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Despite the shock it inflicted across the globe, the Covid crisis does not appear to have halted the march of ESG activists and agendas into the boardroom. If anything, it seems to have accelerated it, as a concern for the collective wellbeing has been thrown into sharper relief.
Social justice protests took place during the pandemic and environmental activists took to the streets, reflecting ongoing disquiet about ESG topics like climate change and diversity.
But it’s not just citizens who are putting the pressure on. Investor and shareholder action is increasingly focused on ESG, and a raft of regulation and guidance in many territories is leading to tougher disclosure and reporting rules for companies and their directors and officers (D&Os). Growing concerns about social inequalities are also leading to new requirements for businesses around diversity, pay and supply chains.
Europe is leading the way in this area. The EU Taxonomy Tool is a classification system that establishes a list of environmentally sustainable economic activities (outside of Europe a similar standard will be adopted by the Institutional Shareholder Services) and the EU Non‑Financial Reporting Directive obligates companies to report on a variety of ESG‑related metrics. In Germany, the Supply Chain Due Diligence Act will obligate larger German companies – and foreign companies with branches in the country – to ensure suppliers abroad comply with certain ESG requirements from January 2023.
- Shanil Williams, Global Head of Financial Lines at AGCS.
Between 2018 and the end of 2020, over 170 ESG regulatory measures at the national and EU level have been introduced – more than in the previous six years combined – with Europe accounting for around two thirds of these. Although no global benchmark exists for ESG reporting, the regulatory environment is becoming tougher. What was once a voluntary expectation of transparency is evolving into legally mandated disclosures. At the same time, litigation or investor, shareholder and activist actions increasingly focus on ESG topics such as climate change, pollution, diversity, cyber security and CEO pay.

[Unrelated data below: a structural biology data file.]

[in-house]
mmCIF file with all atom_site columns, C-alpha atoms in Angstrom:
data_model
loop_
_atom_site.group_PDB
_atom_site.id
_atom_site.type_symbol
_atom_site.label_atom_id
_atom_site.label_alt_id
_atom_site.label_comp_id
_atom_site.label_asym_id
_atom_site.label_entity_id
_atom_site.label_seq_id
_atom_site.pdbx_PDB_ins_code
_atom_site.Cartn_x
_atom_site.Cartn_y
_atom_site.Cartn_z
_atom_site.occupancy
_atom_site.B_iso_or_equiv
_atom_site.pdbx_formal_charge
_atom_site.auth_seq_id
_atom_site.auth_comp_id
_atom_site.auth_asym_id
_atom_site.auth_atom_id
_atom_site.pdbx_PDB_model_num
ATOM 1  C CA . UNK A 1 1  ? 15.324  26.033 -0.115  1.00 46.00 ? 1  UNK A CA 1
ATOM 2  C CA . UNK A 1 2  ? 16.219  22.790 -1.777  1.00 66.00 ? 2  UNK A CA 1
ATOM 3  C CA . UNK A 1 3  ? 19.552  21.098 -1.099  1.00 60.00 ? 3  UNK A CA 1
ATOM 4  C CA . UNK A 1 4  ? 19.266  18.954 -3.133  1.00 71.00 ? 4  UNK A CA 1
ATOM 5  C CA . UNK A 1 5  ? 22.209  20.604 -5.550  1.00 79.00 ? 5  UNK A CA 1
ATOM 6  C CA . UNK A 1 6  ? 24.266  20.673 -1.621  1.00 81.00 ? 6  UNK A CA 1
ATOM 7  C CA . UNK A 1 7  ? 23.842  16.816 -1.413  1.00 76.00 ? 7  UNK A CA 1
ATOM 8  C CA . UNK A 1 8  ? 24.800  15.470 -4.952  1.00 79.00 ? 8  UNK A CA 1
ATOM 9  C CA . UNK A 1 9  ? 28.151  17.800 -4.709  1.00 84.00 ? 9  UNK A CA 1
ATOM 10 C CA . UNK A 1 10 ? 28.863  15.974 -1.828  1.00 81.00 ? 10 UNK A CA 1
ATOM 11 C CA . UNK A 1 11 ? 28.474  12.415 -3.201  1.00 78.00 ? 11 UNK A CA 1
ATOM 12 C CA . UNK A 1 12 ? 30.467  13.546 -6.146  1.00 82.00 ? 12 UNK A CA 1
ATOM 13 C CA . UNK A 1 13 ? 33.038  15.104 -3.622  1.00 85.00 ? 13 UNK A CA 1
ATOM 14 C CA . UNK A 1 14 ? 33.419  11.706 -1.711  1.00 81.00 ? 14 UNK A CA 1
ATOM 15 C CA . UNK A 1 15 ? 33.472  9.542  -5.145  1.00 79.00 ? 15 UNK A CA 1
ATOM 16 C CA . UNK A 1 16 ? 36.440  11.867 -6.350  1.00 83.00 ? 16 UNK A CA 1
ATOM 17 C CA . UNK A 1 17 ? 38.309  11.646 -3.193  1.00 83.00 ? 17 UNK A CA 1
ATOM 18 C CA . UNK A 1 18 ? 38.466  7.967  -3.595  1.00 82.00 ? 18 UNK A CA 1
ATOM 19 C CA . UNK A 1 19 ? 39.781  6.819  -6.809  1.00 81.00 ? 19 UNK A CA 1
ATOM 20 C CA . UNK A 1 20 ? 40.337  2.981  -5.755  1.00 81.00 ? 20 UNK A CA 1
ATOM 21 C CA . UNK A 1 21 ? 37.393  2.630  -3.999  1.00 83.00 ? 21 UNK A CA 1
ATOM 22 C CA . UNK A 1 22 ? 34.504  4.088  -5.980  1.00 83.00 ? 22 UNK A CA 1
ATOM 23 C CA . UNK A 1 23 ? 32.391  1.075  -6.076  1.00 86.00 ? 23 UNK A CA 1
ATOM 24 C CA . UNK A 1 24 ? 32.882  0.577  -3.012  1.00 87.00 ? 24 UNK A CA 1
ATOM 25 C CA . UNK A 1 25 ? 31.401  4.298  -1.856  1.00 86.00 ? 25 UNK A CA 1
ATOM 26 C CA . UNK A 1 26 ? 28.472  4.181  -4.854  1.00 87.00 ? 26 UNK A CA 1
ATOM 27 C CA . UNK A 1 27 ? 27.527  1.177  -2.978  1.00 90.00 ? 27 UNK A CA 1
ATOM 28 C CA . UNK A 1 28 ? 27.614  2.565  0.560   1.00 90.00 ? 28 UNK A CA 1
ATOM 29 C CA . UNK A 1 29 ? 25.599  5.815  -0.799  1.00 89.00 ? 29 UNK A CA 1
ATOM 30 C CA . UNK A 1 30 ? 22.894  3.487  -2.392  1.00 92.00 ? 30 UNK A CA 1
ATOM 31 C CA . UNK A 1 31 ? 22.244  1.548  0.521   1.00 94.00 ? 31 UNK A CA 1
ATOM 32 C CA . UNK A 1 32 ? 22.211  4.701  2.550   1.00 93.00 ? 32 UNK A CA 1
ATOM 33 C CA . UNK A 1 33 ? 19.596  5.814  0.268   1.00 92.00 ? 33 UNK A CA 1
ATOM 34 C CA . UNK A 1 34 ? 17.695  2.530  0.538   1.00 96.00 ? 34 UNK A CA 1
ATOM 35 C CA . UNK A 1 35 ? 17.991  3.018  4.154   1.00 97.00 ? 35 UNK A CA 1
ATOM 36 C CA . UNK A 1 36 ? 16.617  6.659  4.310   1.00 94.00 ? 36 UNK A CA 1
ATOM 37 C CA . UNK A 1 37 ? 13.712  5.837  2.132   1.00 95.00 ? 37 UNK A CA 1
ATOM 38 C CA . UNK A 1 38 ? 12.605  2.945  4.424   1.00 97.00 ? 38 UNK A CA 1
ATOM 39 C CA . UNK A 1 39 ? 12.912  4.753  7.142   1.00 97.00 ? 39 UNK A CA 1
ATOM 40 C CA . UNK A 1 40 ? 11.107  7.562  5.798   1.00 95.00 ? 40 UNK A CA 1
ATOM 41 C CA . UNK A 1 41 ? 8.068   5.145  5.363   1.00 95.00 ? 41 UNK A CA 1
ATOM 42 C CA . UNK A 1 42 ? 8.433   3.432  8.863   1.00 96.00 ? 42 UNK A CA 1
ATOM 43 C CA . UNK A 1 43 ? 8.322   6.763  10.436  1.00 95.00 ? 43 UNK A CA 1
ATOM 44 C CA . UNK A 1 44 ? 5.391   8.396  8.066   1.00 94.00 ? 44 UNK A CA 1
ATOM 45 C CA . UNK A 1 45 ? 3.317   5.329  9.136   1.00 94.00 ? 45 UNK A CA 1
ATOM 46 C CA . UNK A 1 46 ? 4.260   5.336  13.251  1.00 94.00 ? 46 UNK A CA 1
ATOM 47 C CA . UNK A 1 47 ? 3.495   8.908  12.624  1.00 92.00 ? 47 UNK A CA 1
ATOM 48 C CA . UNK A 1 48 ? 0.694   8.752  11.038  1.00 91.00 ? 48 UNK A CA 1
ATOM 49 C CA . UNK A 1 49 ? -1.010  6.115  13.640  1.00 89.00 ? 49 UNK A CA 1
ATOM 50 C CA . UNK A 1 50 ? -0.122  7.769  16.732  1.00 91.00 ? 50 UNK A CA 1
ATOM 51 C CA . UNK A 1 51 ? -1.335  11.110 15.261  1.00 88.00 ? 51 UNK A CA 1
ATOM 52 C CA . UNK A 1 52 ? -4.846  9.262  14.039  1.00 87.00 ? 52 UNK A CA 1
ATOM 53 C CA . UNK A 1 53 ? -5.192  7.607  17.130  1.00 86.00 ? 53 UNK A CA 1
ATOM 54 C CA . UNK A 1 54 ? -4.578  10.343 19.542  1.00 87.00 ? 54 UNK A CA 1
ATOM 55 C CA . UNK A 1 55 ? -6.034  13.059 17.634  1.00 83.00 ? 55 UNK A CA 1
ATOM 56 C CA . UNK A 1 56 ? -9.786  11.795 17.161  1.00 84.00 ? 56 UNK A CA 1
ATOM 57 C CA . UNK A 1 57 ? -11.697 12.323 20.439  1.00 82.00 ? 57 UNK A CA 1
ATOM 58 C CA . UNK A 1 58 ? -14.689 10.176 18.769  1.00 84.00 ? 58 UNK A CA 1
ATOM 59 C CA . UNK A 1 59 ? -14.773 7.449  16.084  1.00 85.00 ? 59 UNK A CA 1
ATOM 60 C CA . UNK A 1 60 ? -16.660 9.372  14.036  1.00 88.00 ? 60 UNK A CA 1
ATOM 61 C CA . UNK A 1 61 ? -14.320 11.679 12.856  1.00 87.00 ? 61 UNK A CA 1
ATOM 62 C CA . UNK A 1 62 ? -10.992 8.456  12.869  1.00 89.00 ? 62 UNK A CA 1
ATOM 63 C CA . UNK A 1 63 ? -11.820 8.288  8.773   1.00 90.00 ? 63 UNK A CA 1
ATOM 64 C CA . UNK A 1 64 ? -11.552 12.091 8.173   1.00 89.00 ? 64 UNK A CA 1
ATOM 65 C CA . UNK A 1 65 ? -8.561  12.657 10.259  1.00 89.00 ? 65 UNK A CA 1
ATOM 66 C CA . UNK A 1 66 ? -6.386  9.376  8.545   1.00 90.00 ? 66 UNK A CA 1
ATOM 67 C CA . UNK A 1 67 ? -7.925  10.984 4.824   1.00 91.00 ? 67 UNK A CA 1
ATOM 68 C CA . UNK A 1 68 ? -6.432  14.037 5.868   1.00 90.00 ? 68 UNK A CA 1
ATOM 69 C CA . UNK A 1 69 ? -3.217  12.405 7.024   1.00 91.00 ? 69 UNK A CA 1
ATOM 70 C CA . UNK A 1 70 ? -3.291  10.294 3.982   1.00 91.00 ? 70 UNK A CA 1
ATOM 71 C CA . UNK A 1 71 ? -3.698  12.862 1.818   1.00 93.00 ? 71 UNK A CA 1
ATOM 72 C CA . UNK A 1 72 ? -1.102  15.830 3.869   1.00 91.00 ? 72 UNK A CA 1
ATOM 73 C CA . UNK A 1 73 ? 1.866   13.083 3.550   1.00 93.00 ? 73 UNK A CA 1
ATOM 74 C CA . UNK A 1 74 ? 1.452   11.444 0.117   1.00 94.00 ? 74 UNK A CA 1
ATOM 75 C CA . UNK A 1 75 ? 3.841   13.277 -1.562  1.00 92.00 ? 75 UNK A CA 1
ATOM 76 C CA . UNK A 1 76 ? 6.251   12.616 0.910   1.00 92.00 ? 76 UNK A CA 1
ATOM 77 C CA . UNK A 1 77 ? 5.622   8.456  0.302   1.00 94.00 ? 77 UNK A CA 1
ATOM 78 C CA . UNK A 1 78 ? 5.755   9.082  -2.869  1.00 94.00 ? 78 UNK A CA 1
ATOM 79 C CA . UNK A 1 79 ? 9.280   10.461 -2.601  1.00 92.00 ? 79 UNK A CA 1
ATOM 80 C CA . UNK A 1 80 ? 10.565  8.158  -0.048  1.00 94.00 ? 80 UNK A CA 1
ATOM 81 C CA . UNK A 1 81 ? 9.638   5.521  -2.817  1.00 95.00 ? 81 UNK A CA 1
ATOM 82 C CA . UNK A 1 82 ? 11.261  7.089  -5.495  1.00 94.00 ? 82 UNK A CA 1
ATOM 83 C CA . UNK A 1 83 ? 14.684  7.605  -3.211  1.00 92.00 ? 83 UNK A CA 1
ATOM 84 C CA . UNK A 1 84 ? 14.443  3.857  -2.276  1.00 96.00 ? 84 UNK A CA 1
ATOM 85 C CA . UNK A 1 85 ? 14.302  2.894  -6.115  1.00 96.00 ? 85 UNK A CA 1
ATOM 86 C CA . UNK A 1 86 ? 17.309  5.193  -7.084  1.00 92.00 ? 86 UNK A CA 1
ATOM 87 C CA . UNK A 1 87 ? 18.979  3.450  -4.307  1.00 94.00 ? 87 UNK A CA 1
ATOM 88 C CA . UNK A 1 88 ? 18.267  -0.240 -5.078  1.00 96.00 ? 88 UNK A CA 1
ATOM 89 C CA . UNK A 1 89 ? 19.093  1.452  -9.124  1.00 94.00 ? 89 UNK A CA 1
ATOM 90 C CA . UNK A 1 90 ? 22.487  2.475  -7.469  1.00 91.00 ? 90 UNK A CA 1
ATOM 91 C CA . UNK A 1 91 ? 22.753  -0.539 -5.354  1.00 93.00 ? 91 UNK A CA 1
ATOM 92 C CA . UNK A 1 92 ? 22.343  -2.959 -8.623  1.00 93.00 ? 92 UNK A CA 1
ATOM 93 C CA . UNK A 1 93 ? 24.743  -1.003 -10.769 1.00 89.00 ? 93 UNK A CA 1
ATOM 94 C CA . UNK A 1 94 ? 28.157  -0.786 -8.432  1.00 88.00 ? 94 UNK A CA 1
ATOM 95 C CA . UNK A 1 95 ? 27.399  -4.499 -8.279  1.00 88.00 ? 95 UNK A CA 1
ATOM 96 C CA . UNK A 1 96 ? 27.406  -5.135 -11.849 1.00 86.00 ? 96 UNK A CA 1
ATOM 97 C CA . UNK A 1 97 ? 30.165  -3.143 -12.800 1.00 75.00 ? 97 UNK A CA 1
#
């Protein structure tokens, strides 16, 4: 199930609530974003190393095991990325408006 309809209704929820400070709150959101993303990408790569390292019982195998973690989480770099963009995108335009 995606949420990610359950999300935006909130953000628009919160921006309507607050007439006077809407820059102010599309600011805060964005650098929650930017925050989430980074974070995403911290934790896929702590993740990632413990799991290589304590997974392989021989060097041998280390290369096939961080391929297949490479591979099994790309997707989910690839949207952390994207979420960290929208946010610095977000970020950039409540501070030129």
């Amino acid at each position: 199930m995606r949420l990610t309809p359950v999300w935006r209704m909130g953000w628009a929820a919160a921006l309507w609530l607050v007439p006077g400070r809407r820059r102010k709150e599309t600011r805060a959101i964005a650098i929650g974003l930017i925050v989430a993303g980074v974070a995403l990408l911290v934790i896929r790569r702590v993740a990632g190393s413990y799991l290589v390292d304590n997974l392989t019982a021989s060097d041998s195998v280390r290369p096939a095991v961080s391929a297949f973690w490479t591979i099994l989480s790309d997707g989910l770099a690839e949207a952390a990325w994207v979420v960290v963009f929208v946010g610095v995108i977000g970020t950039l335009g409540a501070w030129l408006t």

The impact of this on the role of risk managers and directors means that elevating and identifying ESG concerns through a business’ risk registers and committees, and making sure it is understood how they will play out in and out of the boardroom, is crucial.
“Legislation is evolving,” says Shanil Williams, Global Head of Financial Lines at AGCS. “Regulators are becoming more active, as are many other stakeholders. Companies, their D&Os – and current and future D&O insurance underwriters – need to be aware of ongoing global ESG matters in order to adequately assess potential perils and how they can manifest in terms of potential liability. If an ESG issue is not handled or disclosed appropriately by the company or board, it can result in ‘bad news’ in their market, ‘bad news’ for the company share price and ‘bad news’ in the form of regulatory and legal action. ESG topics can pose a significant D&O risk for companies and their insurers.”
Which areas of ESG are causing the most concern, and what is the role of the risk manager and board of directors in overseeing these? What are the consequences for companies that don’t meet ESG expectations or fail to live up to their own commitments?
Michael Bruch, Global Head of Liability Risk Consulting/ESG at AGCS, answers key questions.
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